Becoming M. Hodson

There are so many aspects of our lives that make up who we are. Past mistakes, current events, and future aspirations all contribute to who we are. What exactly lies within those ambiguous statements? Everything from your race, religion, and even occupation. As a pre-service teacher I have thought long and hard about my identity as a teacher, but never did I consider it to be so multi-dimensional before.

I learned that the act of transitioning from student to teacher does not look the same for everyone. The feelings that are often brought up by teachers are anxiety, ambiguity, and even control issues. These feelings are not pretty and by no means encompass the entire pre-service experience, but the feelings are similar in many drastic life transitions.

I also learned that within the teaching community comes a discourse. This is a type of work culture that pre-service teachers must learn to navigate. This is everything from the language used in the staff room to the silent expectations of student behaviour. Discourse is in every work place, but in teaching the cost of such culture sometimes ignores student and teacher needs.

Discourse describes a normal. These expectation encourages teachers not to stray from the norm.

This discussion held student teachers at the heart of it all, and as a pre-service teacher myself I found that I was already asking myself these important questions. I was able to connect easily to the fear and uncertainty because I face those challenges myself.

I also connected to the idea of discourse. Fortunately, I attend a university that puts student teachers in the classroom in the very first year. It is in the staffroom that I encounter an entirely different ecosystem that feels like I’m on another planet.

I fear that in my practice I may stray from the norm, and so I often wonder how far I can stray from the teacher ideals?


Punishing the Bullied

Ask anyone and I’m sure they’ll have a story about how bullying has affected them. Whether they were the victim, bystander, or the bully themselves, bullying is part of school culture that teachers can’t seem to eradicate. Bullying is harmful no matter what form it comes in – e.i. physical, verbal, sexual, or cyber. There is one group of students who suffer the outcasting and life threatening bullying that seems to escape the radars of adults and authority, LGBTQ+ youth.

Many times, homophobia and transphobia come hand in hand with bullying against sexual minority groups. It is this phobic and less than tolerant behaviour that is hard to speak about when the topic of LGBTQ+ youth is rarely recognized in society. In the reading “Deepening the Discussion About Sexual Diversity in Saskatchewan” it states that, “anywhere between 5-11 percent of people are non-heterosexual or questioning their sexual orientation (PHAC, 2011; EGALE Canada, 2011).” I learned that this sexual minority group is often categorized as too small to address.

After doing some research I came across an article about GSAs (Gay Straight Alliance) in relation to the government. In April of 2015 a bill was proposed that aimed at anti-bullying for LGBTQ+ youth. I learned that currently in Saskatchewan schools, if a school is to create a GSA, a student who desires one must step forward and create the group. Putting the onus on kids and teens, who already feel singled out, ostracized, and bullied, to face the barriers of creating a club that features the hottest issues of diversity is just plain wrong. This bill would mandate that schools provide students with a GSA. This attempt to address bullying of LGBTQ+ youth was garnered as unnecessary.

This reactive way of thinking that the Saskatchewan Government holds onto is similarly displayed in pop-culture. In the article “TV Bullies: How Glee and Anti-Bullying Campaigns Miss the Mark” I learned that often times, “homophobia is regarded as a personal problem rather than an institutional one that poisons school environments and leaves children emotionally and physically unsafe.” Although I love the show Glee, which was the example used in this amazing article, it is very true that the battles against homophobic bullying were minimized to appear as if it is a problem on a person to person basis rather than addressing the issues of the entire system.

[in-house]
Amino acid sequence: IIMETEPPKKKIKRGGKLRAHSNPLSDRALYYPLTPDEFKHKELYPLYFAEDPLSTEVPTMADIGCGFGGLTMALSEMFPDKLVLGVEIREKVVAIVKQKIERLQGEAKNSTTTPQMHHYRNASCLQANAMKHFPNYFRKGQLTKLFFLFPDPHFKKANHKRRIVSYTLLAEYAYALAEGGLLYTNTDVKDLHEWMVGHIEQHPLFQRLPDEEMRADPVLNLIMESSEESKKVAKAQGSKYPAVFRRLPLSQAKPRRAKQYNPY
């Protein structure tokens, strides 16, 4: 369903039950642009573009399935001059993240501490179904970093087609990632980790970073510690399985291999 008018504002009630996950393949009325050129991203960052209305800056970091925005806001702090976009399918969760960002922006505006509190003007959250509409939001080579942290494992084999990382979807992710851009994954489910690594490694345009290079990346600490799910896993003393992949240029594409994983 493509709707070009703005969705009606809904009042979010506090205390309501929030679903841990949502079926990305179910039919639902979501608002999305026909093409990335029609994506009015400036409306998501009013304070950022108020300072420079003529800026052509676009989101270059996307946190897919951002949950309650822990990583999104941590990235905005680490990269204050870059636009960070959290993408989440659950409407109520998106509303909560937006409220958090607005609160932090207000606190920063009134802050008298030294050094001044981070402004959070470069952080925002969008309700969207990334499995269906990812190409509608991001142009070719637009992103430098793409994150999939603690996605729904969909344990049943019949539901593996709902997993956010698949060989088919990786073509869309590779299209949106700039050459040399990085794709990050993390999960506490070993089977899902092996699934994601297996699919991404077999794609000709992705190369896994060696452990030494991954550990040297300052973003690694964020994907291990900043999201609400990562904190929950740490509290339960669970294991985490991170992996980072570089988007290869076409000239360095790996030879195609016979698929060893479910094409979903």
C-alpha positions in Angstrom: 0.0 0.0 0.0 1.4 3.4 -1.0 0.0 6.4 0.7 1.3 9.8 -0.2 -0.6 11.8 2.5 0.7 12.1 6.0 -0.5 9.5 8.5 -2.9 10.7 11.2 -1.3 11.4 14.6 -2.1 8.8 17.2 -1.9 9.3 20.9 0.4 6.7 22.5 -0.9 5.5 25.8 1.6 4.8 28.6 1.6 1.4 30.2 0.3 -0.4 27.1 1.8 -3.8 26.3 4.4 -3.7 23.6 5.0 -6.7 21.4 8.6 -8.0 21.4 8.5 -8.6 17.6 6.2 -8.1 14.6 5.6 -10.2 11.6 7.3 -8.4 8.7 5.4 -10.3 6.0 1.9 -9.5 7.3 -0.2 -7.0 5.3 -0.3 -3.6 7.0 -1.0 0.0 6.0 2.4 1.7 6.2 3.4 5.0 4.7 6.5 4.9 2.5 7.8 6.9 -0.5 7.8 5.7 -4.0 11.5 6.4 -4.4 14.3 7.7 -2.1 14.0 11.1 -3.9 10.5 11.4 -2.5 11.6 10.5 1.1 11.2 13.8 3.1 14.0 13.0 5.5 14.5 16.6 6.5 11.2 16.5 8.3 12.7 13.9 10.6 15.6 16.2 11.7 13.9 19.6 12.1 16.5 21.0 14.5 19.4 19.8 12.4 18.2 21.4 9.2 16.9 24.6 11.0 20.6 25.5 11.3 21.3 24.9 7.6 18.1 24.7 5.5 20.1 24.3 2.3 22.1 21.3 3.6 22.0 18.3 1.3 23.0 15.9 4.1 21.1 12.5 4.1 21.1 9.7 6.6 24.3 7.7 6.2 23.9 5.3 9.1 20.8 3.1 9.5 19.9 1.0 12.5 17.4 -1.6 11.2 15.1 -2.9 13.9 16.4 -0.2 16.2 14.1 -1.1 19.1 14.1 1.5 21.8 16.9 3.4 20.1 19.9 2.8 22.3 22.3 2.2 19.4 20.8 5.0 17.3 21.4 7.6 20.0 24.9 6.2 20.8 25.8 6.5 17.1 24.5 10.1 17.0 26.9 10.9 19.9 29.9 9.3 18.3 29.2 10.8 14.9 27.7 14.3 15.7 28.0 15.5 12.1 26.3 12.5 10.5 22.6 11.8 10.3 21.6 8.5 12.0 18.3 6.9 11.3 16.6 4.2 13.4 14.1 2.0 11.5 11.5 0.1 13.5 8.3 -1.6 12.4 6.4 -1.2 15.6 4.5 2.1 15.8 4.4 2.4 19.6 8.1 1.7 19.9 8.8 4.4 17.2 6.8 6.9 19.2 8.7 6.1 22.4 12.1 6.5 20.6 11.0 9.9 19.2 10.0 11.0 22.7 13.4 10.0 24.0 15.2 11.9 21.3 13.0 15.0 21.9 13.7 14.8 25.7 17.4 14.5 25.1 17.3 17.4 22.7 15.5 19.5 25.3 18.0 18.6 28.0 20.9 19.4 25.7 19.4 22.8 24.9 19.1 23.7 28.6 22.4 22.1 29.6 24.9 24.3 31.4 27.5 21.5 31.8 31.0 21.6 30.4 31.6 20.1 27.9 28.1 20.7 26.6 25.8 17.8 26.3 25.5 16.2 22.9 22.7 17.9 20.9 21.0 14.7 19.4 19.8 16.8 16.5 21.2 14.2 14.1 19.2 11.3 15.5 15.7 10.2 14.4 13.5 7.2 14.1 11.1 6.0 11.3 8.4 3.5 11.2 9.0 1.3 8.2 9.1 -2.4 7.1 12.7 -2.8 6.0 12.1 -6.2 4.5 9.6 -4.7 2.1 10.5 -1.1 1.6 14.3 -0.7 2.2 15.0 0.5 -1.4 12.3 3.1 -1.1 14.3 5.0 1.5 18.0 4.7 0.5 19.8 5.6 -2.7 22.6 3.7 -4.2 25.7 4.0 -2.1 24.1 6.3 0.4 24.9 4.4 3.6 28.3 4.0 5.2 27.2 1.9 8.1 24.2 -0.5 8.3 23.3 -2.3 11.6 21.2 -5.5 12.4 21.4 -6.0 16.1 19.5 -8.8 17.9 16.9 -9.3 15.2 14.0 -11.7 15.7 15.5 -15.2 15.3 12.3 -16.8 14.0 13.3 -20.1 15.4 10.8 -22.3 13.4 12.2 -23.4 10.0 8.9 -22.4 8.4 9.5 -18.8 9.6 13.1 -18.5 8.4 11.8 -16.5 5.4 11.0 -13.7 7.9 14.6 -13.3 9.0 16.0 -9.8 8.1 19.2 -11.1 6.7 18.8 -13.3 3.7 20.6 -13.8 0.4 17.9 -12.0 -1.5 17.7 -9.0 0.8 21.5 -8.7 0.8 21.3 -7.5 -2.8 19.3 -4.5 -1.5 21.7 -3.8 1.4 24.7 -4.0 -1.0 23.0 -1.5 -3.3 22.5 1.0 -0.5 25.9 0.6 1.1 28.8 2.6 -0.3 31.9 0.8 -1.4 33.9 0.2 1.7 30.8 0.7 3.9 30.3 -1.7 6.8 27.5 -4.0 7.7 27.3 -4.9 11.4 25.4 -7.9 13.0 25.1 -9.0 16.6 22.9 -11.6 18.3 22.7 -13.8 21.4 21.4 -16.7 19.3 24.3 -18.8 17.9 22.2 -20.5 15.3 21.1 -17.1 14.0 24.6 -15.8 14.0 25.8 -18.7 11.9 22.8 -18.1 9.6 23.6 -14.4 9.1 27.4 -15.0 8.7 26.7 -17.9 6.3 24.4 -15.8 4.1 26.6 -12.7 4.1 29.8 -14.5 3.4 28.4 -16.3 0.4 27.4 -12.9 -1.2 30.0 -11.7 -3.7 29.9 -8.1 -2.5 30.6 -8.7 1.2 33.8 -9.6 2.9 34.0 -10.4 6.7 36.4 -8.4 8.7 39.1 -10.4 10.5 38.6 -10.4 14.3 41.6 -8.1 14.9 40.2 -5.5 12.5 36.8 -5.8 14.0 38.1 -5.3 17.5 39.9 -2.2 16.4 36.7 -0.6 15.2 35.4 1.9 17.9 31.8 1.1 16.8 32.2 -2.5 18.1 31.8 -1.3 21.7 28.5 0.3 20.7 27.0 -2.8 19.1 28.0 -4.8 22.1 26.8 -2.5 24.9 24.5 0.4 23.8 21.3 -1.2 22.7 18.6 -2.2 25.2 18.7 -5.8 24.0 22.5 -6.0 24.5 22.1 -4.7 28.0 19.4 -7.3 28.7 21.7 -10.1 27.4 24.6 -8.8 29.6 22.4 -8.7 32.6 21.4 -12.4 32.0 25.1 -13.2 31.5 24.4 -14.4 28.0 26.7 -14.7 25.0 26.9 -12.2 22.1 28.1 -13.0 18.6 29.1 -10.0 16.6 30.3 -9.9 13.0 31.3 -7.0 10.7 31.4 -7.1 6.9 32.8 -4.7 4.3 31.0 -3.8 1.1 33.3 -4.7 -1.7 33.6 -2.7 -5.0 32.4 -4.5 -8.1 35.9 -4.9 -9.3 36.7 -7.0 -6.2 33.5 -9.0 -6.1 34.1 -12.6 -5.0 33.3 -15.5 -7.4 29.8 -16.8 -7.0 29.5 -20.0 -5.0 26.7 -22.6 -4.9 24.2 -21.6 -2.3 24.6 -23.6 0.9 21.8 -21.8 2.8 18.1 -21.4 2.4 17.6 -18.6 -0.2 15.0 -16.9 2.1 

Glee sheds light on the bullying that happens to the everyday high schoolers. Despite it’s cliche premise and stereotypical cliques the audience is able to look past this and see bullying as a real issue in schools. That’s it. A school issue that can be left in the past after graduation. In the article “TV Bullies: How Glee and Anti-Bullying Campaigns Miss the Mark” the issues of this thinking are addressed. If you picture the typical acts of bullying, you often think of students being shoved in lockers, fights after school with a circle of onlookers, and name calling that aims to break down the integrity of the victim. This is more than just bullying, it is a violation of human rights and is indeed considered physical or sexual harassment. Downplaying this harmful behaviour as high school bullying results in nothing good for the rest of society.

If this kind of behaviour is appropriate in school then what is stopping people from interacting this way outside of school and after graduation?

Why does this sexually minoritized group of students continue to be ignored despite the recognition of a problem?

The Difference Between You and Me

Diversity lies in all aspects of life and recognizing differences among peers is a great place for a school to start. Celebrating diversity is the next step. At Albert Community School the celebration of diversity is everywhere. A large population of students at the school belong to  ethnic minority groups, including Aboriginal people. Albert School works hard to equally represent and respect all students that go to school.

It is no secret that Canadian society is riddled with racism. Ignoring this problem is not something that Albert School is participating in. In order to promote diversity and equity among ethnicities the school focuses on reconciliation. They have community movie nights that recognize the traumatic effects of colonization. The school also promotes the restoration of Aboriginal culture by offering Cree language classes and having people from the Aboriginal Community come in to engage students in traditional Aboriginal storytelling and traditions.

Apart from racial diversity, Albert School also recognizes diversity in gender. In classes students are taught about the differences between females and males, and also the similarities. Respectful and inclusive practices in regard to gender are carried throughout the school. From school rules about personal space to respect for gender differences.